9Alicorn9yYou're adorable.
0GLaDOS9yI'm not sure how to take that.
5Alicorn9yAs encouragement :)
0DanArmak9yI don't know. But the converse is that there's one style that's optimal for nearly everybody. Yet many different styles are used in practice around the world. Which style is supposed to be best? ETA: retracted, my bad. I thought you were talking about "teaching styles" not "learning styles".
0somervta9yActually, teaching styles is more what I meant. Perhaps a better phrasing would have been different people respond to learning differently, though that still doesn't sound right. For this, I have only anecdotal evidence, albeit quite strong. I've seen it, both in people I've tried to teach things to, and in people I've learned alongside.
4Dreaded_Anomaly9yI find the reactions to this topic in this thread very interesting, given that the (currently) second-most-upvoted article on the site [http://lesswrong.com/lw/dr/generalizing_from_one_example/] contains this passage:
9JoshuaZ9yI've seen a lot of claims about different learning styles mattering, but I've never seen any actual studies that backed up that this was a substantial issue. Do you have evidence for this?
5[anonymous]9y.
2tgb9yI want to support the idea of learning styles for two reasons. First, it seems unlikely to me to think that everyone learns the same way - even that the majority of people learn the same way. Secondly, we know specific ways in which people understand and handle such basic operations as counting fundamentally differently (see this Feynman passage "It's as Simple as One, Two, Three..." [http://calteches.library.caltech.edu/607/2/Feynman.pdf] for an amusing anecdote about this). My prior says that learning styles are very likely. If studies are saying that 'learning styles' don't matter, then I would say that the problem is that we haven't figured out what the real learning styles are and how to target those, not that there are no learning styles. The ones teachers talked about during school struck me as naive - but I bet there are some real ones out there.

"Who are you going to believe, me or your lying eyes?"

It seems to me you are hypothetically placing anecdotes over data here. Any reason why?


Re: original post: I agree that many many kids are overeducated given their hardware.

-2tgb9yI think my above post gives those reasons. I have a large prior against this and don't think that studies that investigate popular learning styles are showing that there are no learning styles but rather that the learning styles educators currently use are not good. I will be completely clear here: I have read none of the studies on the subject and what you are saying is a very valid criticism. I am not making a full argument here - I have no such argument. But I'm going to defy the data for now and wait until someone explains why people who hear numbers and people who see numbers best learn to count, add, etc. the same way.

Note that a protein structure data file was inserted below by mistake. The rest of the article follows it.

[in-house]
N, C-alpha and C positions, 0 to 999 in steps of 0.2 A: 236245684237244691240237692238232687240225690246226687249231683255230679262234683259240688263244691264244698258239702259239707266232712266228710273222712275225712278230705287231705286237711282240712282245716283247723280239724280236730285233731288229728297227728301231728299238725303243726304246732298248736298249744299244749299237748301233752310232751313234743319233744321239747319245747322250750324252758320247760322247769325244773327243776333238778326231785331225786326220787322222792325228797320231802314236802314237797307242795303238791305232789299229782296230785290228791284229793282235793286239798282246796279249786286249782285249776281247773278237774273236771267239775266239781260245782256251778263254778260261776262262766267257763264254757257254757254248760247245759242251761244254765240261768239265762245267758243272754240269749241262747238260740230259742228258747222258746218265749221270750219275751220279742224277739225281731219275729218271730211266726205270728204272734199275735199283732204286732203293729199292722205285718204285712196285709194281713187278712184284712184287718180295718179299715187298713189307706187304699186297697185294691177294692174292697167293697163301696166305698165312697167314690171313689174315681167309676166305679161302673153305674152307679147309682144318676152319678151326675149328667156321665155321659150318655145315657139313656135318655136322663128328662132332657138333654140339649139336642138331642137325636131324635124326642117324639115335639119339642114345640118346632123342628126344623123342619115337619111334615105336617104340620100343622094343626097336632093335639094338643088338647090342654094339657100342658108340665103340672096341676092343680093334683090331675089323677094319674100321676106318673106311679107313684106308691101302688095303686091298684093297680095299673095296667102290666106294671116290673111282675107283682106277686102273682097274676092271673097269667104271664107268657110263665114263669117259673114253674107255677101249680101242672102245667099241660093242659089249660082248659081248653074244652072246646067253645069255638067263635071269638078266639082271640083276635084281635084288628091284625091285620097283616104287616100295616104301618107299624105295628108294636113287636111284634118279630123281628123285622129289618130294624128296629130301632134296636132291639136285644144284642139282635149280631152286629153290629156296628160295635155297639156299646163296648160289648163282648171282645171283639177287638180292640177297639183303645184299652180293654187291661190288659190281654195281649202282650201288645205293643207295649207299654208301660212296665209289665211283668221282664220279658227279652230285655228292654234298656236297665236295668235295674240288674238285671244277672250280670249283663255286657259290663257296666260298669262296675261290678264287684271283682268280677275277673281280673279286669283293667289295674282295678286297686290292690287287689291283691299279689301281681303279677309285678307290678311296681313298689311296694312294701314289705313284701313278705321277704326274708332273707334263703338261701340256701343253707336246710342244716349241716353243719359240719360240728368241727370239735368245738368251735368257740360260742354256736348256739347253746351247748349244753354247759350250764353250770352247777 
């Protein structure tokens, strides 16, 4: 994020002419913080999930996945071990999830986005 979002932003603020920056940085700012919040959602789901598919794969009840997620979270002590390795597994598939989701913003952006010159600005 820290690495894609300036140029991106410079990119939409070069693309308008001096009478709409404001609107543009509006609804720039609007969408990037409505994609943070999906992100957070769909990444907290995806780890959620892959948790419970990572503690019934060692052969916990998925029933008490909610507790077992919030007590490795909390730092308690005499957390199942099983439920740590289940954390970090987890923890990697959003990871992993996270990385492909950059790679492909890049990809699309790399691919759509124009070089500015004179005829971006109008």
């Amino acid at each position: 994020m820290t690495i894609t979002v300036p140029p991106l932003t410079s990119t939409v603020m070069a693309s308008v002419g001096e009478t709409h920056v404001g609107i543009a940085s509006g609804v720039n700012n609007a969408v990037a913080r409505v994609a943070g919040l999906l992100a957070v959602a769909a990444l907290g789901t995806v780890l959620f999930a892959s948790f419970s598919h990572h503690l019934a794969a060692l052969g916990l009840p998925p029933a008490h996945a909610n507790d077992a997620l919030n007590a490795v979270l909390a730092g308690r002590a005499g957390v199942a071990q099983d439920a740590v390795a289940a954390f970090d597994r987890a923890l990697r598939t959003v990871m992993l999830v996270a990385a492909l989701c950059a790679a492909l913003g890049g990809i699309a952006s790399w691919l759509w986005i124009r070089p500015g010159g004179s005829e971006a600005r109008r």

3IlyaShpitser9yRight, I was just wondering where your large prior comes from? (What magical place DO Bayesian priors come from?).
0tgb9yI will try to make this very explicit since I seem to be failing to communicate since I thought my last two posts stated the entirety of my view. Two points: 1.) There is a large variance in the human population. There are people who experience numbers in extremely different ways from others. There are people who experience the senses in very different ways than others. In order for me to believe that these differences play no part in the learning process, I will want to see some arguments as to why, theoretically, they don't matter as well as some experimental evidence that they don't. This is the primary cause for my large (not insurmountable) priors. 2.) The current studies are, to the best of my understanding which is rather limited, directed at testing the learning strategies that we have hypothesized so far. These learning strategies strike me as fairly petty and overly hopeful - "if I just say this him, he'll understand and if I just have her read this, she'll understand." I accept that these styles are not genuine styles. But I don't see reason to go beyond this to say that there are no useful differences in styles. If you want to convince me, tell me why my intuition in number 1 is wrong or show me a study that has managed to go beyond the existing spattering of fad learning styles and has systematically shown that the existence of any learning styles is very unlikely. Preferably both. I am genuinely interested in hearing counter-points to this position, but am growing tired of restating my position. I hope this time has clarified exactly what I think.
0billswift9yGo Bayes! So if you just make your priors big enough, you never have to change your mind.